Medicare Advantage savings aren’t adding up

While there is some back-and-forth debate over the true savings results from Medicare Advantage, the plans could actually cost Medicare and the American taxpayer.

That’s according to Hayden Rooke-Ley, a senior policy analyst at primary care company Aledade, and colleagues, who penned a blog post in Health Affairs this month discussing Medicare programs against taxpayer savings. According the Rooke-Ley et al., “when a beneficiary joins MA, Medicare spends more, on average, than it would have if the patient had remained in traditional Medicare,” they wrote.

However, when patients join accountable care organizations under the Medicare Shared Saving Program, Medicare costs fall, they argued.

Part of this may be because MA plans are given bonuses on top of their regular payments based on performance. Under other payment components, MA spending is between 2% and 5.5% higher than traditional Medicare, according to the authors. Those findings are also close to estimates from MedPAC, which found MA pay 1% to 2% more overall than traditional Medicare.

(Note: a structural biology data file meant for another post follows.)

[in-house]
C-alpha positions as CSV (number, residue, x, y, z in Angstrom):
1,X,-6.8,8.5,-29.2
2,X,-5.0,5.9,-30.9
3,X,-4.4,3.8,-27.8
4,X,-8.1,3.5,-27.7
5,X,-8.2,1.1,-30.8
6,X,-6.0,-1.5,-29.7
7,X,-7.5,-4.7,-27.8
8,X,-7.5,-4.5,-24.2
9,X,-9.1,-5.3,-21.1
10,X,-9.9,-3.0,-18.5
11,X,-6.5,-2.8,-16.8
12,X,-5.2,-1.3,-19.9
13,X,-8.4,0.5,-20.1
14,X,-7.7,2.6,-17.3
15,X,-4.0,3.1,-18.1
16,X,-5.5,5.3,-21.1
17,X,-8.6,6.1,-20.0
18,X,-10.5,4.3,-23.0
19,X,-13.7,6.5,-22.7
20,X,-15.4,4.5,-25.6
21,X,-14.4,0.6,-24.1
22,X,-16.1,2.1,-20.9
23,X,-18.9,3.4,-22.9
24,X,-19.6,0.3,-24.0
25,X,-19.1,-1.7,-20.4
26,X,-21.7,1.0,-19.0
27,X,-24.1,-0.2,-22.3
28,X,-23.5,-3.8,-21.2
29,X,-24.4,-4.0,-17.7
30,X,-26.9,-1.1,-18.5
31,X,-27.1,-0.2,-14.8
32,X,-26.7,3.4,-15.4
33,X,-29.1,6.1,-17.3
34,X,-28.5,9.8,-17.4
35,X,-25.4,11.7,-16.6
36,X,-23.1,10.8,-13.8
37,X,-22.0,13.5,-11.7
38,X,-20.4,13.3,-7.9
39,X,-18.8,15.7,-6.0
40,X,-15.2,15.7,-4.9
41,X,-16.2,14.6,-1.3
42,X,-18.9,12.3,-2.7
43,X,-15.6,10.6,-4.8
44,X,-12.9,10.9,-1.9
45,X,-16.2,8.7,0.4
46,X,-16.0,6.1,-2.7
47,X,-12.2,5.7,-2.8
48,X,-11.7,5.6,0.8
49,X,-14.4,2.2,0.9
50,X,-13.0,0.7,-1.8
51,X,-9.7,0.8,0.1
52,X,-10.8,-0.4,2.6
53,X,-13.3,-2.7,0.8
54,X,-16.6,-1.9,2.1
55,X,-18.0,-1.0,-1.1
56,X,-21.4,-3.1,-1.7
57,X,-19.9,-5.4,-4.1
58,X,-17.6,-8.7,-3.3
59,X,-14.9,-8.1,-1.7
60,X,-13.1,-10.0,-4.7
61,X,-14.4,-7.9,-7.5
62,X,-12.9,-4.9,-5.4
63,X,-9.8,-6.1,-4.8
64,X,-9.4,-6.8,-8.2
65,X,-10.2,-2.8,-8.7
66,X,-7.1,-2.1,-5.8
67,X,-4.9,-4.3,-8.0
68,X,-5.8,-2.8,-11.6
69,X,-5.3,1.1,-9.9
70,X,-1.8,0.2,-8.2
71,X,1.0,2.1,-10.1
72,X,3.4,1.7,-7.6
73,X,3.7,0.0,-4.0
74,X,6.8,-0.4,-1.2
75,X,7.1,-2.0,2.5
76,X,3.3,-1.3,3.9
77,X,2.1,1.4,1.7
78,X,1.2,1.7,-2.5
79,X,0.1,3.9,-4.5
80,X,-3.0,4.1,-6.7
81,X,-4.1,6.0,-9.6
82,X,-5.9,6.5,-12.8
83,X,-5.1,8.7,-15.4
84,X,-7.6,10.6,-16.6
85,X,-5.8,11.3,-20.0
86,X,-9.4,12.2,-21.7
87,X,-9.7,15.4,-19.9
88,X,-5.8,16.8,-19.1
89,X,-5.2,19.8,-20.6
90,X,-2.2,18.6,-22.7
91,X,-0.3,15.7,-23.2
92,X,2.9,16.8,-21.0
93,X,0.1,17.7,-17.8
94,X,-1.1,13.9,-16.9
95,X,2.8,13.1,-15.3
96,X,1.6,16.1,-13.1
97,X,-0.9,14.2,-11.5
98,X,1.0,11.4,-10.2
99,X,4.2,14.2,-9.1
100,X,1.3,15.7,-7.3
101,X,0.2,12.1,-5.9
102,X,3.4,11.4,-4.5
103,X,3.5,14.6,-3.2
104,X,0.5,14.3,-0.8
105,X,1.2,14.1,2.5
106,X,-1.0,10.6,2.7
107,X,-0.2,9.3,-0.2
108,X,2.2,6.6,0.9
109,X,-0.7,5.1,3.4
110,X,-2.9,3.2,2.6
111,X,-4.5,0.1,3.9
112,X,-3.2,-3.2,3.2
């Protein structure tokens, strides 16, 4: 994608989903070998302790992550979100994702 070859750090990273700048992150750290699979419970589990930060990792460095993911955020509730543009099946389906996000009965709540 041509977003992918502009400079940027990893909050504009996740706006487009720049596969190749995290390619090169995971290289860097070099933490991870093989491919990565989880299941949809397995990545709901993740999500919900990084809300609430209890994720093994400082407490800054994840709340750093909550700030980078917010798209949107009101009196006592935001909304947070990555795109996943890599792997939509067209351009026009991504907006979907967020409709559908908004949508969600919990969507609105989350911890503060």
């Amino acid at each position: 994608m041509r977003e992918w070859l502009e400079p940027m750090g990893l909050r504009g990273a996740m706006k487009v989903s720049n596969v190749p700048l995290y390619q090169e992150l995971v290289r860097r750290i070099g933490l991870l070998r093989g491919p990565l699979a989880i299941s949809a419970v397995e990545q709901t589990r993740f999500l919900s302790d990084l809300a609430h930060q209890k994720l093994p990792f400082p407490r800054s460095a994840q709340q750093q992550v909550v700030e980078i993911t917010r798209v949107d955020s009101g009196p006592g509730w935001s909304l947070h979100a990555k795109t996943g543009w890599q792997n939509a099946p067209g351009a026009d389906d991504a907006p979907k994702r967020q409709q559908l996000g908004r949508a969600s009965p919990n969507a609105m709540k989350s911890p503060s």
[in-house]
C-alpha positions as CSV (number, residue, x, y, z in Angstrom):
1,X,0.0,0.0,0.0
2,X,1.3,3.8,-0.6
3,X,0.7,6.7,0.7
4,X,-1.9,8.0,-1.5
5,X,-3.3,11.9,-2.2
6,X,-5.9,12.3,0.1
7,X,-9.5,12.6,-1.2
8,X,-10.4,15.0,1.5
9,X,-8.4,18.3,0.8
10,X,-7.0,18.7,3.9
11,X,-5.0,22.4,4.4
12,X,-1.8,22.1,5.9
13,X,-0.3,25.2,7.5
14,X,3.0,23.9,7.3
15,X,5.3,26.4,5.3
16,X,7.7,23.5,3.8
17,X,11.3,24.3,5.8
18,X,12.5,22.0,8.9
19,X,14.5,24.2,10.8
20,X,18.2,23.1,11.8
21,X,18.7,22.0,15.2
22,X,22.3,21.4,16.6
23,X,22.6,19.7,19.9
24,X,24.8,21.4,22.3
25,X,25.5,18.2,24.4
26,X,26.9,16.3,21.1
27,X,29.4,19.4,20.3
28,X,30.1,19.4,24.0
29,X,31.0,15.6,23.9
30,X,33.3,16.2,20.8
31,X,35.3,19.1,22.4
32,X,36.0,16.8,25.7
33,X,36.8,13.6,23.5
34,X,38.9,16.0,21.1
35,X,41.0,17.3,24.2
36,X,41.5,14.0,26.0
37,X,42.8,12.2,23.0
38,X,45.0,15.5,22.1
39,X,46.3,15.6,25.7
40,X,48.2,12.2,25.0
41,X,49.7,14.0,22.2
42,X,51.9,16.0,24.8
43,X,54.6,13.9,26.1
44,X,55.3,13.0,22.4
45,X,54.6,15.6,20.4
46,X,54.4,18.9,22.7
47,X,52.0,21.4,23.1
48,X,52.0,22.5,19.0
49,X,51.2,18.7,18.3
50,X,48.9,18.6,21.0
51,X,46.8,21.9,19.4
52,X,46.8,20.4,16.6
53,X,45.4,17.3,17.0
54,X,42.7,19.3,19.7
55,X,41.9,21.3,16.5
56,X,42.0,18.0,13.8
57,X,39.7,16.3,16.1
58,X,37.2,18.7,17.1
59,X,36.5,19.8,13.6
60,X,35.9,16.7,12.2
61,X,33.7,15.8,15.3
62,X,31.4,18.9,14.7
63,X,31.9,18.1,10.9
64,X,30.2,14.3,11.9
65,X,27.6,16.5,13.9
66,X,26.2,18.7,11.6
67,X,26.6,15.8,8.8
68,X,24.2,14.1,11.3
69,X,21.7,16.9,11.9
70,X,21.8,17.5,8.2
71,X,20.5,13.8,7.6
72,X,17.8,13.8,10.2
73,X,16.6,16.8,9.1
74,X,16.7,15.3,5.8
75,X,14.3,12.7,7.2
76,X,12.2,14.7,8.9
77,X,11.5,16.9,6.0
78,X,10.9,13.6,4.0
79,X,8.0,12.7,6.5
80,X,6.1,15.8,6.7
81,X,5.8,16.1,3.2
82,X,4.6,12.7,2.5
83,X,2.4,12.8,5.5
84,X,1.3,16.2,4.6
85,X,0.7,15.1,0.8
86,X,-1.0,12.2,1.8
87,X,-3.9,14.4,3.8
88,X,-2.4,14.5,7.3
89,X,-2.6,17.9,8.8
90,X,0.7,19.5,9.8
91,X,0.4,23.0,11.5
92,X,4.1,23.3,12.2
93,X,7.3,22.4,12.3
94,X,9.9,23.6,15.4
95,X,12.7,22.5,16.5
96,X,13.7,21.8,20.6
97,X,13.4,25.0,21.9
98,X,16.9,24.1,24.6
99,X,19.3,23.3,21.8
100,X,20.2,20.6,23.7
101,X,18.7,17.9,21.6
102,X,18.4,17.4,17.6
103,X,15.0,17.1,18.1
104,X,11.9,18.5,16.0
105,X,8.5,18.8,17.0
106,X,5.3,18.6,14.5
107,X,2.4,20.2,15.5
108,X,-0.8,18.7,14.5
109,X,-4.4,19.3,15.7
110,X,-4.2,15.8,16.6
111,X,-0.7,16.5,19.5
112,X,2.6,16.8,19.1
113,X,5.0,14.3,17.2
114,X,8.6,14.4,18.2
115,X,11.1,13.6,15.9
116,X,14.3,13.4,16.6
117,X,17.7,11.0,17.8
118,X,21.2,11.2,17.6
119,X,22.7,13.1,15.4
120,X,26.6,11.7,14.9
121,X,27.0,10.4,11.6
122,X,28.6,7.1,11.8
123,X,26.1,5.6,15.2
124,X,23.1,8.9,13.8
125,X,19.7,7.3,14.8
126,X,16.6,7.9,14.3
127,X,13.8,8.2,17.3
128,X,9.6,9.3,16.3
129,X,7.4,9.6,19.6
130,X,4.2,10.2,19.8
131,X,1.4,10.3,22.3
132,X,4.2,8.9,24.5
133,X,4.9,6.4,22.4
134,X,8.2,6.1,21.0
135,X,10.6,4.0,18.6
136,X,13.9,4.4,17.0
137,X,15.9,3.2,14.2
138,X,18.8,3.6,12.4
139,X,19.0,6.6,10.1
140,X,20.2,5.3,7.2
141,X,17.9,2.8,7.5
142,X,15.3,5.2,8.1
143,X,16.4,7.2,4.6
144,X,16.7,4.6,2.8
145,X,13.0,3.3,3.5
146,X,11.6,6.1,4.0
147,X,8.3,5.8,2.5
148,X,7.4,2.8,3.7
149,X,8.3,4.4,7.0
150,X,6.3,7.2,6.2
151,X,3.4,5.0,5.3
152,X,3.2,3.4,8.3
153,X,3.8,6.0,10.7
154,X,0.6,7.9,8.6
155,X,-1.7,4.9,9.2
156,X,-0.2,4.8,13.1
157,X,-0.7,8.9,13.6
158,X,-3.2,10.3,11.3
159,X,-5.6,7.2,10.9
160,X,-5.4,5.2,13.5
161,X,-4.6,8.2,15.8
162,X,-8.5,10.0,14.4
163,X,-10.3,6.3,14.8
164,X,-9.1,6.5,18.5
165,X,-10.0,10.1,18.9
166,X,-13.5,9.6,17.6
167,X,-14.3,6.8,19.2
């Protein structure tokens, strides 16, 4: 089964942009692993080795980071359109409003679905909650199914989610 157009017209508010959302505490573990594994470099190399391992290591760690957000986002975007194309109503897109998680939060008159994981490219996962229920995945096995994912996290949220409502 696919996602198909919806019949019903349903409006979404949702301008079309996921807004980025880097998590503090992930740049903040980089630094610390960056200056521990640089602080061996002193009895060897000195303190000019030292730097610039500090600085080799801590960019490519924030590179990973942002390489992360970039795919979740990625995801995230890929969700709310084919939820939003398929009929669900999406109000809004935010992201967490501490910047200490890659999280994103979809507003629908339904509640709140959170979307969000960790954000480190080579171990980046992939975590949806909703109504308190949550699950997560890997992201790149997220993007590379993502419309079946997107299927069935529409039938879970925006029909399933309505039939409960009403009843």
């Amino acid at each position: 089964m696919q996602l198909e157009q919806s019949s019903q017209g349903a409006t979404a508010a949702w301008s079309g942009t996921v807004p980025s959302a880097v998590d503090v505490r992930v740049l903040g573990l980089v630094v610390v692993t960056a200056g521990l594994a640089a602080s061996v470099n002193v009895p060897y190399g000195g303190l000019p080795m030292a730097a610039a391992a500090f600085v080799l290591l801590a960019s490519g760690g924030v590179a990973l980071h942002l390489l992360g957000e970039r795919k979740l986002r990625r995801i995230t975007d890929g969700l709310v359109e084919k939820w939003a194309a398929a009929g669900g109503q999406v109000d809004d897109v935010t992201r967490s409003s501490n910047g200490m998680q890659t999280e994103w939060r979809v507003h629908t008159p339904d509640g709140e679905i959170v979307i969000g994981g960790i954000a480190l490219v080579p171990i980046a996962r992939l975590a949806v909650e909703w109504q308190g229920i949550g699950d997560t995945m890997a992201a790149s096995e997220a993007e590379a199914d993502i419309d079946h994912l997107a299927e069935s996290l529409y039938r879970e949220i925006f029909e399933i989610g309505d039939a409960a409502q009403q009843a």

By comparison, MSSP has no quality bonuses, as ACOs can only share in savings. According to the authors, MSSP-enrolled beneficiaries have savings of $175 each.

The findings come at a time when MA enrollment has exploding, covering roughly one-third of all Medicare beneficiaries.

“Both programs hold the potential to yield better care at lower costs to Medicare, and as they continue to grow, policymakers should focus on providing beneficiaries with a fair choice: MA’s creative benefit designs and narrower networks or traditional Medicare’s open network that generates value through ACOs and other alternative payment models,” Rook-Ley et al. wrote.

With value in mind, the authors presented four solutions: changing the current benchmarking methodology, refining the MA risk adjustment methodology, improving the balance between rewards and penalties, and fixing the rural glitch that penalizes ACOs.

One of the authors of the post, Travis Broome, is on the board of the National Association of Accountable Care Organizations (NAACOs).